An end to "zero-hours Britain" will be promised by Labour today as Ed Miliband seeks to compound David Cameron's problems on the issue by accusing him of being out of touch with ordinary people.
Mr Miliband will announce that the first Queen's Speech of a Labour government would include a Bill to give workers on zero-hours contracts a legal right to a regular contract if they have worked without guaranteed hours for 12 weeks - a dramatic drop from the previous policy of 12 months.
Labour officials insisted the tougher line has been under consideration for months. But speaking in Yorkshire today, Mr Miliband will attack Mr Cameron for the way he handled Jeremy Paxman's questions about zero-hours contracts on the first leaders' television programme of the election last Thursday.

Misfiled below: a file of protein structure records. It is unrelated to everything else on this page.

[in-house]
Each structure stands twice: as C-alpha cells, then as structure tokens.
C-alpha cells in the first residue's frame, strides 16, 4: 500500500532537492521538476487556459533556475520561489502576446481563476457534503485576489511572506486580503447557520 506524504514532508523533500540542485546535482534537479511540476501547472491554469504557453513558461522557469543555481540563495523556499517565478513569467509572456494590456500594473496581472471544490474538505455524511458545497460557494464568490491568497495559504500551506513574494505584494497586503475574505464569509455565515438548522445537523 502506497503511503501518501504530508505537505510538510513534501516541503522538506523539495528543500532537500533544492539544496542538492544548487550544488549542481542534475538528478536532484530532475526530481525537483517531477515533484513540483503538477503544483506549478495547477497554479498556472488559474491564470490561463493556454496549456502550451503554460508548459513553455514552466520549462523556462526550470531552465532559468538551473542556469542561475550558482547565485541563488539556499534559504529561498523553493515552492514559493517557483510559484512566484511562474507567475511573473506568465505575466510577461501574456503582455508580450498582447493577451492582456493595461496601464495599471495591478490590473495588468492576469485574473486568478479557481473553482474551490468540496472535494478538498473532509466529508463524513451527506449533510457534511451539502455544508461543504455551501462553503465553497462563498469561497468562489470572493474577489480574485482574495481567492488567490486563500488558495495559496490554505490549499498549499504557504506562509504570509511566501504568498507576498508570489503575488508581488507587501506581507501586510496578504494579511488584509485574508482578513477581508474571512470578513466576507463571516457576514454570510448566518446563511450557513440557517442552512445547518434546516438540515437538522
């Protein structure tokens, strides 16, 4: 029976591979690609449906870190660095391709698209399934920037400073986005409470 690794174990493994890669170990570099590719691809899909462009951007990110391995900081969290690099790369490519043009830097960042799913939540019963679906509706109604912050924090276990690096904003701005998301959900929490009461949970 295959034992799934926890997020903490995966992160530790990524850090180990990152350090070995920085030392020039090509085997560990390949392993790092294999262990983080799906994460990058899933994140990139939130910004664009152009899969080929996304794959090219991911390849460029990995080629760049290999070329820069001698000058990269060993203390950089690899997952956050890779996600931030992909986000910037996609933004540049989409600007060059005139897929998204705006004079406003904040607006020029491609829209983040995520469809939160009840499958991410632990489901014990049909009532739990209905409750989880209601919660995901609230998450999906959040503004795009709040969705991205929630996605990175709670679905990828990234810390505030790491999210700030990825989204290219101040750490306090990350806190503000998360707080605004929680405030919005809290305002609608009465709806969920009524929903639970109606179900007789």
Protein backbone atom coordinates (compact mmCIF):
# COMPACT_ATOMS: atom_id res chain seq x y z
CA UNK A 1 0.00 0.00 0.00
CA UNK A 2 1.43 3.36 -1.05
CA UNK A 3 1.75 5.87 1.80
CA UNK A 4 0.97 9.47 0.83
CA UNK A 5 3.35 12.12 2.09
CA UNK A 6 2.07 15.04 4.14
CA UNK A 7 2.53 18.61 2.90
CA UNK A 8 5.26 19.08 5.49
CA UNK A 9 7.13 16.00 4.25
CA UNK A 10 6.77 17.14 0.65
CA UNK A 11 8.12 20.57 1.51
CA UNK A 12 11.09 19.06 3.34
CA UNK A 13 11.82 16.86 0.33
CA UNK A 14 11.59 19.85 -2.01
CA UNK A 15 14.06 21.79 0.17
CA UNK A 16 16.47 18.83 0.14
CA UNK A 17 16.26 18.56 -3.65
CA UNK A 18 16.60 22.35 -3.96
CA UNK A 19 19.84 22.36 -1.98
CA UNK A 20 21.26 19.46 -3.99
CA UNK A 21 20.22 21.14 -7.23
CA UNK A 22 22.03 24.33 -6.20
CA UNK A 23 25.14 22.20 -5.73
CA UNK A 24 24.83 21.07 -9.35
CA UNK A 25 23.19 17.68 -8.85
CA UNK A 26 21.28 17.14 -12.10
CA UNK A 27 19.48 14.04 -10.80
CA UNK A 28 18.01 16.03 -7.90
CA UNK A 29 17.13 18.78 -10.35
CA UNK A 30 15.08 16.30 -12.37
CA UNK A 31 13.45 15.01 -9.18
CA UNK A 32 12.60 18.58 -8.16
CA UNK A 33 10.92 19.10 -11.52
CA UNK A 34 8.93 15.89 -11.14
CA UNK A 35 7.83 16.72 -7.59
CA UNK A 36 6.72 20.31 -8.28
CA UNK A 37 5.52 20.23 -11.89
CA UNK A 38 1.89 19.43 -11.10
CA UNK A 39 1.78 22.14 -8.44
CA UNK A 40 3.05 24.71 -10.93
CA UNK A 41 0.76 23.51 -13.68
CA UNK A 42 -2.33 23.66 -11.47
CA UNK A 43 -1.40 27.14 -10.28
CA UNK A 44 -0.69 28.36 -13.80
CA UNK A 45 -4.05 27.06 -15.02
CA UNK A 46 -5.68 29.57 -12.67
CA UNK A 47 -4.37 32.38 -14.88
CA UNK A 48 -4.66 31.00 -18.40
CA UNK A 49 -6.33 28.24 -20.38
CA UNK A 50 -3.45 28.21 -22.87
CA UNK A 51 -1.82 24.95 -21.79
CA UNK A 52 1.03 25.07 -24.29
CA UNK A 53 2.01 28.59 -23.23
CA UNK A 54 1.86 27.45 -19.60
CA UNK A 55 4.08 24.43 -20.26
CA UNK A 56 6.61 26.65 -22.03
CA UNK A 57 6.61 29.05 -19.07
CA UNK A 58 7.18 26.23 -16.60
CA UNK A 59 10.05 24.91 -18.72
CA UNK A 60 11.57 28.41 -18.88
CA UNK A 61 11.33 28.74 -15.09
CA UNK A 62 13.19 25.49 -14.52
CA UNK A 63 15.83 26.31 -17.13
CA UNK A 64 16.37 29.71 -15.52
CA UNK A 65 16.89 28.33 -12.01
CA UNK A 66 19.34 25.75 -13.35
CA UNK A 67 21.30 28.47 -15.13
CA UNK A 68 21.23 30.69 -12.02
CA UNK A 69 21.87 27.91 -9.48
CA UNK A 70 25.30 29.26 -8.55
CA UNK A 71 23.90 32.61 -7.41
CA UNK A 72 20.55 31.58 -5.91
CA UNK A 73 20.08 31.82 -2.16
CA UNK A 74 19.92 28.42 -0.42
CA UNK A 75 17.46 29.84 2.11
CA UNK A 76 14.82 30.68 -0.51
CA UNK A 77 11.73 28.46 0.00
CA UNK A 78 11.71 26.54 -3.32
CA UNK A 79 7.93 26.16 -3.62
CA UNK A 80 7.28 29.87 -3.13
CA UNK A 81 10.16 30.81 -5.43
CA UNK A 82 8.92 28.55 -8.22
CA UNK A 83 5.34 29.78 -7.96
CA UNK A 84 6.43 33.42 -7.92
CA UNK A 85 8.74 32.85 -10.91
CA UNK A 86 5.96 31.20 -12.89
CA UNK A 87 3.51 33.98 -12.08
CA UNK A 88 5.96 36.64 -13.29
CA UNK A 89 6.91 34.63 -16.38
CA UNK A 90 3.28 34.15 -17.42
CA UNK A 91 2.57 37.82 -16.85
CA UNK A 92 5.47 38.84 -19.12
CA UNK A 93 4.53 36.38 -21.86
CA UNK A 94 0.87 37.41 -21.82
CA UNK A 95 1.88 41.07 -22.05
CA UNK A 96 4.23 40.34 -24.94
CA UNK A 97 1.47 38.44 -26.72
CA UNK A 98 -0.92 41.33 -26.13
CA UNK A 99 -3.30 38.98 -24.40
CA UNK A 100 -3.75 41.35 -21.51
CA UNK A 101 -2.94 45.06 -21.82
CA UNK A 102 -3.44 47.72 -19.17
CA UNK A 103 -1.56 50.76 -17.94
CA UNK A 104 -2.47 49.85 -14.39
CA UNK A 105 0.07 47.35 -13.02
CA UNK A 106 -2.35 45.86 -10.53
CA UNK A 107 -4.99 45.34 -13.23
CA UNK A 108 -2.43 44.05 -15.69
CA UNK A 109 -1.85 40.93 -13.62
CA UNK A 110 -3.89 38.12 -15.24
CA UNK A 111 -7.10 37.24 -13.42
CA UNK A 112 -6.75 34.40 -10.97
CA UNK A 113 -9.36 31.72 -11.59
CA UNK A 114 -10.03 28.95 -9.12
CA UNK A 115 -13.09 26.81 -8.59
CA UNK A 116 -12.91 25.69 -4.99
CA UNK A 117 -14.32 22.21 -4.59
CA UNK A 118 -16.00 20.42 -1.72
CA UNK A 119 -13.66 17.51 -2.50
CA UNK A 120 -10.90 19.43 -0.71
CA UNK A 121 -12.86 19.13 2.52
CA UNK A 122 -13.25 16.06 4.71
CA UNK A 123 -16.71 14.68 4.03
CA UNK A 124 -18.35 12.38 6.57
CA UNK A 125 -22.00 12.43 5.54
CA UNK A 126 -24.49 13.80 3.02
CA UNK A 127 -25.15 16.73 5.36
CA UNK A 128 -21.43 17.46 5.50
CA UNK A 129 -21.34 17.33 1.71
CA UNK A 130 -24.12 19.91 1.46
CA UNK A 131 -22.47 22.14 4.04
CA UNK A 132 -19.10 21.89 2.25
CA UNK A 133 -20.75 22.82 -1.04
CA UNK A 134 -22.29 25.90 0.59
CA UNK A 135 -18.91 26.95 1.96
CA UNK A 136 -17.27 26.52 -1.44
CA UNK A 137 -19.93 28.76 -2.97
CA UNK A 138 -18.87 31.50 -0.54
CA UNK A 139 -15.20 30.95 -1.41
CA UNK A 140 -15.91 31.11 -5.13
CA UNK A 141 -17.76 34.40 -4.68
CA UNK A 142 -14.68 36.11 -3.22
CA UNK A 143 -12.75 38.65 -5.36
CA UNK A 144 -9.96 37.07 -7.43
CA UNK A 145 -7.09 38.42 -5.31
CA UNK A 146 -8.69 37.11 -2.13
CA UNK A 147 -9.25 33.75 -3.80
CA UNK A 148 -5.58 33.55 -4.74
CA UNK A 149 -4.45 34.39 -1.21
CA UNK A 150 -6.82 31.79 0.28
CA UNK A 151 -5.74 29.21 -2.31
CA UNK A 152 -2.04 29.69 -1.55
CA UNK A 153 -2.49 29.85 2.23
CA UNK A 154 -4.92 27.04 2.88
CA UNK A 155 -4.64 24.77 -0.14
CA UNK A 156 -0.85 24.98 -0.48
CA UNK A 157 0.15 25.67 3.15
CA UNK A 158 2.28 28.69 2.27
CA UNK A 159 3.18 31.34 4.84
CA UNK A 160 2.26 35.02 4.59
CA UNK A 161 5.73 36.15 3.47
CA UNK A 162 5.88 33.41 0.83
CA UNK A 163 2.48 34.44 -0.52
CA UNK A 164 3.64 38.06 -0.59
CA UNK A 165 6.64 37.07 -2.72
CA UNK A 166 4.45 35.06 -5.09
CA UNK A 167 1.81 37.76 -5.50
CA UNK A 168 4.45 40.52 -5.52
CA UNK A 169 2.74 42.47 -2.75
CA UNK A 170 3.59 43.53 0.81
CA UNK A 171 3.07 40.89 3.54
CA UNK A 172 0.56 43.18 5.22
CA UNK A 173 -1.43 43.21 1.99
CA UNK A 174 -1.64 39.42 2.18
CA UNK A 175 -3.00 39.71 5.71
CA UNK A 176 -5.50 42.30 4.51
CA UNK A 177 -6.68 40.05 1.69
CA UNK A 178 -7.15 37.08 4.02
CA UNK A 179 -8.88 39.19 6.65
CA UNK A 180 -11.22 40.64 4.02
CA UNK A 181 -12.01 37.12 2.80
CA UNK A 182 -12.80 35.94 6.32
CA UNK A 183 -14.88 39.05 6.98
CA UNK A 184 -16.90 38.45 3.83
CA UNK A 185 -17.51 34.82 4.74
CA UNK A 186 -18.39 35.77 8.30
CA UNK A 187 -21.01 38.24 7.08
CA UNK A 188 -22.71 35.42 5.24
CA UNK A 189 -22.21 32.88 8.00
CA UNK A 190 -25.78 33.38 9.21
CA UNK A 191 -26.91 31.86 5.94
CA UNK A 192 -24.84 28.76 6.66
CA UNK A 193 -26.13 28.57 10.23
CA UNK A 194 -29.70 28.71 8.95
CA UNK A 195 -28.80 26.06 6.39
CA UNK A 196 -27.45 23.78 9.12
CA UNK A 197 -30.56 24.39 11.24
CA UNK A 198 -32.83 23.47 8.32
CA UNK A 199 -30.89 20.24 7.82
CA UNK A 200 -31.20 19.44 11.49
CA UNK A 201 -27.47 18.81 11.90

The Prime Minister eventually admitted he could not afford to live on such a contract himself. Mr Miliband's move follows repeated personal criticism by Mr Cameron, who has called the Labour leader a "Hampstead socialist" and said that "the personal is national".
An estimated 1.8 million people in the UK are on zero-hours contracts - a fourfold increase since 2010 - and Labour's new pledge would give 90% of them the right to move to a regular contract if they wished.
The coalition outlawed "exclusivity clauses" which prevented people working elsewhere when their "zero-hours" employer did not need them.
The Liberal Democrat manifesto may pledge further measures to clamp down on "abusive practices".